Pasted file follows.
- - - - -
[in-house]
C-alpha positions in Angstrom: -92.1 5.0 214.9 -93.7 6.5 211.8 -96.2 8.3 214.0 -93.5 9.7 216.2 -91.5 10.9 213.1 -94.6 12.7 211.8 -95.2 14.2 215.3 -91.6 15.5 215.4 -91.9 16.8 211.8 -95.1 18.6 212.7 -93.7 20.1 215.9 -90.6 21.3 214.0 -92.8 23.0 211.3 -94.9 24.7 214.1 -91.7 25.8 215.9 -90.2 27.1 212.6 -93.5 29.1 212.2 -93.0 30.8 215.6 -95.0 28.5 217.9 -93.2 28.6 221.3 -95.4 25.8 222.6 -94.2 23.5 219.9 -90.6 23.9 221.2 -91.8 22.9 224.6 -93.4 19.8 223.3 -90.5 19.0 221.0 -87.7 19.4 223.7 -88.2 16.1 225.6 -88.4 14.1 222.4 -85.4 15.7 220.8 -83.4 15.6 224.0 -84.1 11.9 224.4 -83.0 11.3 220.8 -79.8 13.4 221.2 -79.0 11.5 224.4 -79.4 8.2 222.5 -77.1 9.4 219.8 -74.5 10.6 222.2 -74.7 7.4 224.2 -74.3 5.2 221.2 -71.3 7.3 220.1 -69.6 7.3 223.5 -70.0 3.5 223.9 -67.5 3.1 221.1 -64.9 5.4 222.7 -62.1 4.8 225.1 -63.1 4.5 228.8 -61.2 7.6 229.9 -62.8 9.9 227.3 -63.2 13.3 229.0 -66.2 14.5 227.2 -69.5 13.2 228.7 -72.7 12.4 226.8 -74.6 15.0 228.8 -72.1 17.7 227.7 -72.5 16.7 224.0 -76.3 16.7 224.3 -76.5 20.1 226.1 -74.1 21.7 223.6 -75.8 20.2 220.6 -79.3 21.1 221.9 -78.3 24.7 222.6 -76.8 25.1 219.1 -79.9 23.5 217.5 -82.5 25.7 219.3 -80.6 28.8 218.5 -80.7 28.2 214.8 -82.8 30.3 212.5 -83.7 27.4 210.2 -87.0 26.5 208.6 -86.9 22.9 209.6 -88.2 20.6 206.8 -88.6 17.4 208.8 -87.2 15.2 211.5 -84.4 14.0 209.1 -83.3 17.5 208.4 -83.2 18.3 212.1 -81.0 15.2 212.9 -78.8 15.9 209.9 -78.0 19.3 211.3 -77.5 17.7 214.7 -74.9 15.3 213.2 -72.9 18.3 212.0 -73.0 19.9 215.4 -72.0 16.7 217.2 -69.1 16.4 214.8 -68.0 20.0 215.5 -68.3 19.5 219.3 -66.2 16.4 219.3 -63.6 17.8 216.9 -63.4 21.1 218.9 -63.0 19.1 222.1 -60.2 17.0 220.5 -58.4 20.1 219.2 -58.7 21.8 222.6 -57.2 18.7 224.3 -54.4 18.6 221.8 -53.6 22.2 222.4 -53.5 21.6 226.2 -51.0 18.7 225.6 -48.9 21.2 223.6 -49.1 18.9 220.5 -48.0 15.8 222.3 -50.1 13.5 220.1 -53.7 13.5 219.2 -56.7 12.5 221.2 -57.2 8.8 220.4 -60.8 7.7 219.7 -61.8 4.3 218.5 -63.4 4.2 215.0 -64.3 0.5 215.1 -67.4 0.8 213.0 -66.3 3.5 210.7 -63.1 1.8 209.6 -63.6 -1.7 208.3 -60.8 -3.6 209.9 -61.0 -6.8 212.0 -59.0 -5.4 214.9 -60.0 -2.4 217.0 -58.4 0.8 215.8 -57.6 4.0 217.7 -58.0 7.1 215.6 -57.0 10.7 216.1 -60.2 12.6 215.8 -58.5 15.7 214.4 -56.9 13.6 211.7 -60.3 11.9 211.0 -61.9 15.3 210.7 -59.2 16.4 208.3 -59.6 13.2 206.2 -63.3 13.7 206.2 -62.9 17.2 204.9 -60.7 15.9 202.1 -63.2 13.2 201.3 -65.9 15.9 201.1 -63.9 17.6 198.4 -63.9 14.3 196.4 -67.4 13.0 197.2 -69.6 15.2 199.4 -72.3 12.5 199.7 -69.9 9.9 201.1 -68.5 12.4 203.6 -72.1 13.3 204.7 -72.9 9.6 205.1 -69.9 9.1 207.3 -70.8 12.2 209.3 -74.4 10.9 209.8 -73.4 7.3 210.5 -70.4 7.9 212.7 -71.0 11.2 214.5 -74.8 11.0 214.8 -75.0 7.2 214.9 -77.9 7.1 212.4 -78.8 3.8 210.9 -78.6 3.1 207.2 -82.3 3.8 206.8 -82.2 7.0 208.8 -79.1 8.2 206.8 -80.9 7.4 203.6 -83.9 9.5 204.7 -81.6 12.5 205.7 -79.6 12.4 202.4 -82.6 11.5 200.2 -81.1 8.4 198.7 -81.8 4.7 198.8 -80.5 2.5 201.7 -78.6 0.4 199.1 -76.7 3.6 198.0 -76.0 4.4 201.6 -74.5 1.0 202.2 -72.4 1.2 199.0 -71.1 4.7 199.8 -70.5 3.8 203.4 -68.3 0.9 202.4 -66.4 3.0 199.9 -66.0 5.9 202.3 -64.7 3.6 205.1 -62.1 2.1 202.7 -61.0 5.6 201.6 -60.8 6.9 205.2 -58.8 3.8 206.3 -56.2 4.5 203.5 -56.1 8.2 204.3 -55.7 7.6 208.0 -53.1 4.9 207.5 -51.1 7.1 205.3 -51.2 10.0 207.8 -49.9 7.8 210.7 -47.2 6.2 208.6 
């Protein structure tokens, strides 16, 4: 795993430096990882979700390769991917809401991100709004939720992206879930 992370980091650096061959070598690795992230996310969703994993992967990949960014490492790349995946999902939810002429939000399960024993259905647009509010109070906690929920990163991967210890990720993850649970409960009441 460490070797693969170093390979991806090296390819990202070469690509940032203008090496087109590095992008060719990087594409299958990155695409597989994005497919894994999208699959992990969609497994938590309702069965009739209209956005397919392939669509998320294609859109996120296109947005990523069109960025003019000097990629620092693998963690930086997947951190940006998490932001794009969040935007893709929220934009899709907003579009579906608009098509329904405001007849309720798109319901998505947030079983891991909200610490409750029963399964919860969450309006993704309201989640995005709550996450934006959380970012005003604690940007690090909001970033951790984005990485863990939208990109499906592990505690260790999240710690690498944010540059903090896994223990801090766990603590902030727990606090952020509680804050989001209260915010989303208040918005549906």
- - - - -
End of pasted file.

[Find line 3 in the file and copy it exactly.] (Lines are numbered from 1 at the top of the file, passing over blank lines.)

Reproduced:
């Protein structure tokens, strides 16, 4: 795993430096990882979700390769991917809401991100709004939720992206879930 992370980091650096061959070598690795992230996310969703994993992967990949960014490492790349995946999902939810002429939000399960024993259905647009509010109070906690929920990163991967210890990720993850649970409960009441 460490070797693969170093390979991806090296390819990202070469690509940032203008090496087109590095992008060719990087594409299958990155695409597989994005497919894994999208699959992990969609497994938590309702069965009739209209956005397919392939669509998320294609859109996120296109947005990523069109960025003019000097990629620092693998963690930086997947951190940006998490932001794009969040935007893709929220934009899709907003579009579906608009098509329904405001007849309720798109319901998505947030079983891991909200610490409750029963399964919860969450309006993704309201989640995005709550996450934006959380970012005003604690940007690090909001970033951790984005990485863990939208990109499906592990505690260790999240710690690498944010540059903090896994223990801090766990603590902030727990606090952020509680804050989001209260915010989303208040918005549906």